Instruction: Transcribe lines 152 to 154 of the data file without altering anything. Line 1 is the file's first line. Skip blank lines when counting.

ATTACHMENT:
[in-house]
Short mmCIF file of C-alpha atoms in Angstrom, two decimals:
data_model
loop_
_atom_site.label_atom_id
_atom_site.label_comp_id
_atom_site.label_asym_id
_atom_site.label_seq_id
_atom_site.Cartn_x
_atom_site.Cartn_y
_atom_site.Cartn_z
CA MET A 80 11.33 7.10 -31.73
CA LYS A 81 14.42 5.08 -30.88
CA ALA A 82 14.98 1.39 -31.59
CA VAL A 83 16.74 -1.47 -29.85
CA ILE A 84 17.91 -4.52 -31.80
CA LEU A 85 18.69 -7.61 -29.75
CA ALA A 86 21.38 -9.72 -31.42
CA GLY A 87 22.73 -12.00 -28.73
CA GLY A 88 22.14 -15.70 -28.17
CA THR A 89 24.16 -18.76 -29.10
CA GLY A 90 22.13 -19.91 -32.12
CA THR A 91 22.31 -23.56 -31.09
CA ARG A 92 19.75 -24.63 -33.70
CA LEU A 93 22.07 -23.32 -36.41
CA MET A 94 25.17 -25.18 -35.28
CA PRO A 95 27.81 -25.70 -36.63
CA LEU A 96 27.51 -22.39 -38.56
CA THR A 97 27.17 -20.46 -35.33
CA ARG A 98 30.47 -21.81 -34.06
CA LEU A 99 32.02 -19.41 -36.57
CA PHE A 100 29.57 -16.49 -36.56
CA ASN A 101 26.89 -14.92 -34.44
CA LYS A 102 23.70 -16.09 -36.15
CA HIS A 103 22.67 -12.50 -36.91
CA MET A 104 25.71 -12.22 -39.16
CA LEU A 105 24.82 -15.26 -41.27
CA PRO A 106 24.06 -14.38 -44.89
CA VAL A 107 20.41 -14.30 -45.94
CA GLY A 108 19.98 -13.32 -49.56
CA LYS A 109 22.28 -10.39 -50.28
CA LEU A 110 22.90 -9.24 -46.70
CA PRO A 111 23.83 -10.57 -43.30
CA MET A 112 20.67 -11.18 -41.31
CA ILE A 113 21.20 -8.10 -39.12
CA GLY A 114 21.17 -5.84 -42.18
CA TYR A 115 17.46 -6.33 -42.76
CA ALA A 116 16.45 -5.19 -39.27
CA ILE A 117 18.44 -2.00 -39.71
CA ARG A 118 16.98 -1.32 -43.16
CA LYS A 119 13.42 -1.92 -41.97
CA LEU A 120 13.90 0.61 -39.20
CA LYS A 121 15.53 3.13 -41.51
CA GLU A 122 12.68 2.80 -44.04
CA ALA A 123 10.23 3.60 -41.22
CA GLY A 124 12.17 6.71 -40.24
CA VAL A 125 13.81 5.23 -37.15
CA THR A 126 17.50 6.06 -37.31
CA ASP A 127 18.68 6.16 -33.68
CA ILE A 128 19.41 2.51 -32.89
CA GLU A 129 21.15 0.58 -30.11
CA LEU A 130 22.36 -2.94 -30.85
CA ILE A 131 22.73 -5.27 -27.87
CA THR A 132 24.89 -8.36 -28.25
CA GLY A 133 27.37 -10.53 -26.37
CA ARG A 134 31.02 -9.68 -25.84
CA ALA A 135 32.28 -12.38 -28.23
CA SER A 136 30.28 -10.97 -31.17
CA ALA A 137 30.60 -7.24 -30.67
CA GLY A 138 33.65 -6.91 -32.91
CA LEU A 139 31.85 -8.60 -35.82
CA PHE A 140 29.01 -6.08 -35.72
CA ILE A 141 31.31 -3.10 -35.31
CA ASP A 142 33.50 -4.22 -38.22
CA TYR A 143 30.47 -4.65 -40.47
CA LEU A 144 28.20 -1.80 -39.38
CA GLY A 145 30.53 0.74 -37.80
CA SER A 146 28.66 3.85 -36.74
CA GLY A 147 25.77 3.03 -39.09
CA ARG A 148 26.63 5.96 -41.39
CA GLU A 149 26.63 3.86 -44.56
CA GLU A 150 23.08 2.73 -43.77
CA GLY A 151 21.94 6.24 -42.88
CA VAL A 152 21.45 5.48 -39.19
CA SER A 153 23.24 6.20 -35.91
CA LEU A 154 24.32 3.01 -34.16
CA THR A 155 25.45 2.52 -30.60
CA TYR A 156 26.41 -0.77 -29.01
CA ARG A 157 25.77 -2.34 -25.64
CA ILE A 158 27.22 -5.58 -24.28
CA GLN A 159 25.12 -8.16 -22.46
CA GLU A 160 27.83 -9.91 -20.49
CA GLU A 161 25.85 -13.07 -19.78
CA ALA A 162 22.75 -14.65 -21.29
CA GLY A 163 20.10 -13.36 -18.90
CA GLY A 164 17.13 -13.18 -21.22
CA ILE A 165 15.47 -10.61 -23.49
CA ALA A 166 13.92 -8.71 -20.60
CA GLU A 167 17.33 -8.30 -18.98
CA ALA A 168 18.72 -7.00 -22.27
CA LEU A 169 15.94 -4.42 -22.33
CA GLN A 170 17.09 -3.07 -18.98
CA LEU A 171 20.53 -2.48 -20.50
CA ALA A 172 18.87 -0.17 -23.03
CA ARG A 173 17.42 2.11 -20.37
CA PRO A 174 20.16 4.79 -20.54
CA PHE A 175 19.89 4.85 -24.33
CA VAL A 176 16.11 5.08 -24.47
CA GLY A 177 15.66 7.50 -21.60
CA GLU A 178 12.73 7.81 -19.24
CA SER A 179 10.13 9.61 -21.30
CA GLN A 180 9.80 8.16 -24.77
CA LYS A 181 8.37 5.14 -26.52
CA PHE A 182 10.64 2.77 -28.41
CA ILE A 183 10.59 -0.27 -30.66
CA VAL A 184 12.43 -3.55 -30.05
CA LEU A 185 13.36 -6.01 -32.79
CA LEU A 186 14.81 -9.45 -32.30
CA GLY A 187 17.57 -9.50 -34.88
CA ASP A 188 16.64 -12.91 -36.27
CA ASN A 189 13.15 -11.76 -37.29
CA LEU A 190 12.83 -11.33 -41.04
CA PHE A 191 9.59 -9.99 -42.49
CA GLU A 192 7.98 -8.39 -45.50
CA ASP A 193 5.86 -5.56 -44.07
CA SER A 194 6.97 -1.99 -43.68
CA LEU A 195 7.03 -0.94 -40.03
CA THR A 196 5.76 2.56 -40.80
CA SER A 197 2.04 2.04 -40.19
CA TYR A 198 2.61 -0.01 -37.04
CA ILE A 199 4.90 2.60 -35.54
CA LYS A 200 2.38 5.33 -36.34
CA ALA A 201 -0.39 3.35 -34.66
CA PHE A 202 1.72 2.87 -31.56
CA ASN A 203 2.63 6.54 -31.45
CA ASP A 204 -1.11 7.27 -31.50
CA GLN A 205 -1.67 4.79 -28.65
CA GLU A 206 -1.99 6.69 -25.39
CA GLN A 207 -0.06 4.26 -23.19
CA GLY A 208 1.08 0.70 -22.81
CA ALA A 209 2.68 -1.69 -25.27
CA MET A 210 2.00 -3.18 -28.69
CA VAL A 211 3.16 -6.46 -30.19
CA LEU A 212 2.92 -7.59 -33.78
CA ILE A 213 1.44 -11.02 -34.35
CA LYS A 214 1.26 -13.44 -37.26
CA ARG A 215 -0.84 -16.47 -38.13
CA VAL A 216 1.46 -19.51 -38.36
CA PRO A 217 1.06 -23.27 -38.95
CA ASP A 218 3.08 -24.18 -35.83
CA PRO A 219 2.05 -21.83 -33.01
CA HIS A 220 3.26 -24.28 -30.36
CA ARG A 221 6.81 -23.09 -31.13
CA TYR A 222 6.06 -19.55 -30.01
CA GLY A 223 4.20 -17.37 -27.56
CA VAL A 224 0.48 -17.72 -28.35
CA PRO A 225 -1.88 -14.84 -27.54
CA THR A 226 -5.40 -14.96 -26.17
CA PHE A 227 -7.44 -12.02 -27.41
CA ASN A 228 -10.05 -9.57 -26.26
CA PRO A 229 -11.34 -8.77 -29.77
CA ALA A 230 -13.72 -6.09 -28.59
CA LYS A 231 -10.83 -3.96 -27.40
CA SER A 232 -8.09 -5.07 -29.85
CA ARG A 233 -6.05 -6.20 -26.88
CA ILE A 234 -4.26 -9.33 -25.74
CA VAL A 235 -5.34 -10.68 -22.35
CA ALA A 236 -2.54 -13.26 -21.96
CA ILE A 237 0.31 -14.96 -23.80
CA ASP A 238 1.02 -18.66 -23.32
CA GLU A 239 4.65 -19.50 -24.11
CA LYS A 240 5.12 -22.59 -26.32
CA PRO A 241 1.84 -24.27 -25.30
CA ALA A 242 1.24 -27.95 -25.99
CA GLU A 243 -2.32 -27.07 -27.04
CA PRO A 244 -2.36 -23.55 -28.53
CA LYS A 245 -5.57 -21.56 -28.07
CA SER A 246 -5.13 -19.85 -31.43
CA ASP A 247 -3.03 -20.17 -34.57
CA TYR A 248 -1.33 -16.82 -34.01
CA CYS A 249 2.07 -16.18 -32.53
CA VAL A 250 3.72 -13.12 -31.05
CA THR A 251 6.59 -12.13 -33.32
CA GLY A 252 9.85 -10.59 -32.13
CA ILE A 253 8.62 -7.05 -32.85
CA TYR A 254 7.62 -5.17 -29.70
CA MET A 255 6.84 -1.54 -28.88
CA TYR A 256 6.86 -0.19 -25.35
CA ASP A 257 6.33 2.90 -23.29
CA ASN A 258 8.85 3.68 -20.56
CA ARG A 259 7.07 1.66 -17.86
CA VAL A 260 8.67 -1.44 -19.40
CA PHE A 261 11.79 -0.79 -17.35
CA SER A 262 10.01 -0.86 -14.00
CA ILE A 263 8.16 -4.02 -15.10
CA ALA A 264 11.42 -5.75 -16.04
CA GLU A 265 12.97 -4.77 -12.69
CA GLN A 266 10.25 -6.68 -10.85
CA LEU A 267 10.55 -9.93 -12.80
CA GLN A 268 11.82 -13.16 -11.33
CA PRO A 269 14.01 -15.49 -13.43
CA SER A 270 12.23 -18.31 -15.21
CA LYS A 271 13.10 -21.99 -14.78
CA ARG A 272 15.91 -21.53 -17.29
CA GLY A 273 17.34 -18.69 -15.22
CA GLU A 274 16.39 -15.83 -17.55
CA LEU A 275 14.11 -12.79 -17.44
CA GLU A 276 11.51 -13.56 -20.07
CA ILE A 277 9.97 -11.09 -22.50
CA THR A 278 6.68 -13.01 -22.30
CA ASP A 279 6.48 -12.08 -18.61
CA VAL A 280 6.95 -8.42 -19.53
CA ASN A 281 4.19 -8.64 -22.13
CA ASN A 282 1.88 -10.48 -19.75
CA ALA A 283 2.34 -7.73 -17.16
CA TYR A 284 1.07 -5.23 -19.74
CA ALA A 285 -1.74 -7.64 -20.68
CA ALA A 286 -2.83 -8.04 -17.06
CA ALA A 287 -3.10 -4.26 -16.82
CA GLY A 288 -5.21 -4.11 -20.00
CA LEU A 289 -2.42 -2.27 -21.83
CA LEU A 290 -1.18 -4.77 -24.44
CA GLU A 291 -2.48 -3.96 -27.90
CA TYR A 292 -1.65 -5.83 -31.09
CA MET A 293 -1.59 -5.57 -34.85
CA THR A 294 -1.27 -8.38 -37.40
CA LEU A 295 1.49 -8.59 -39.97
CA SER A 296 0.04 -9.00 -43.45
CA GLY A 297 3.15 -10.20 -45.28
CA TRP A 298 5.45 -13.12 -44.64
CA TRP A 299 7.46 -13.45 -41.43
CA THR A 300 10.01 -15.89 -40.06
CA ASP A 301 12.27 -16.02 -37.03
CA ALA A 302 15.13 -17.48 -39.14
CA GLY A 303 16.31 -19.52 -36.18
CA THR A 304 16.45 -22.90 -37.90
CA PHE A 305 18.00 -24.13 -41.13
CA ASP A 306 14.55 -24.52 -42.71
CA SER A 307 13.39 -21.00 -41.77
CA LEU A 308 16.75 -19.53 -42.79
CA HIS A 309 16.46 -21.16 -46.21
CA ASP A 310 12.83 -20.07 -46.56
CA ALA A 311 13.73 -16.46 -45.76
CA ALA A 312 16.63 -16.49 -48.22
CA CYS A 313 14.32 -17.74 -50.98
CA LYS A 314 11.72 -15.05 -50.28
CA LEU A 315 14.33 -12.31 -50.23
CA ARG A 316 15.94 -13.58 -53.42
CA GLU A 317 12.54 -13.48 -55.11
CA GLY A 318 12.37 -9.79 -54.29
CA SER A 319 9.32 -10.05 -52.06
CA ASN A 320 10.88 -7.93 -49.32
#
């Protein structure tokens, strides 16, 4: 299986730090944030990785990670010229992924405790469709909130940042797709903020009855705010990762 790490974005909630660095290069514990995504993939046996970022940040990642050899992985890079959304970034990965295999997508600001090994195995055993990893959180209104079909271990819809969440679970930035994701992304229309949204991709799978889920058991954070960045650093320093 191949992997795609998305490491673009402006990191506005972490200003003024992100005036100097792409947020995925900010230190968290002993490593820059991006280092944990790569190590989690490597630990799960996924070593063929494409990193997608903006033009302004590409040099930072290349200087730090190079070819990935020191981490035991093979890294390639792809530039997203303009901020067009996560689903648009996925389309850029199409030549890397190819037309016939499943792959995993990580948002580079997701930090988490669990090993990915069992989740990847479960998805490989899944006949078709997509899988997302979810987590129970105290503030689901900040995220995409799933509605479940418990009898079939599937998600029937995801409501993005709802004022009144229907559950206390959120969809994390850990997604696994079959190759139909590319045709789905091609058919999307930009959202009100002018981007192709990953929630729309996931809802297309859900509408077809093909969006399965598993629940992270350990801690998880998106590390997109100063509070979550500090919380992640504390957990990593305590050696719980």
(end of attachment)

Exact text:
CA HIS A 220 3.26 -24.28 -30.36
CA ARG A 221 6.81 -23.09 -31.13
CA TYR A 222 6.06 -19.55 -30.01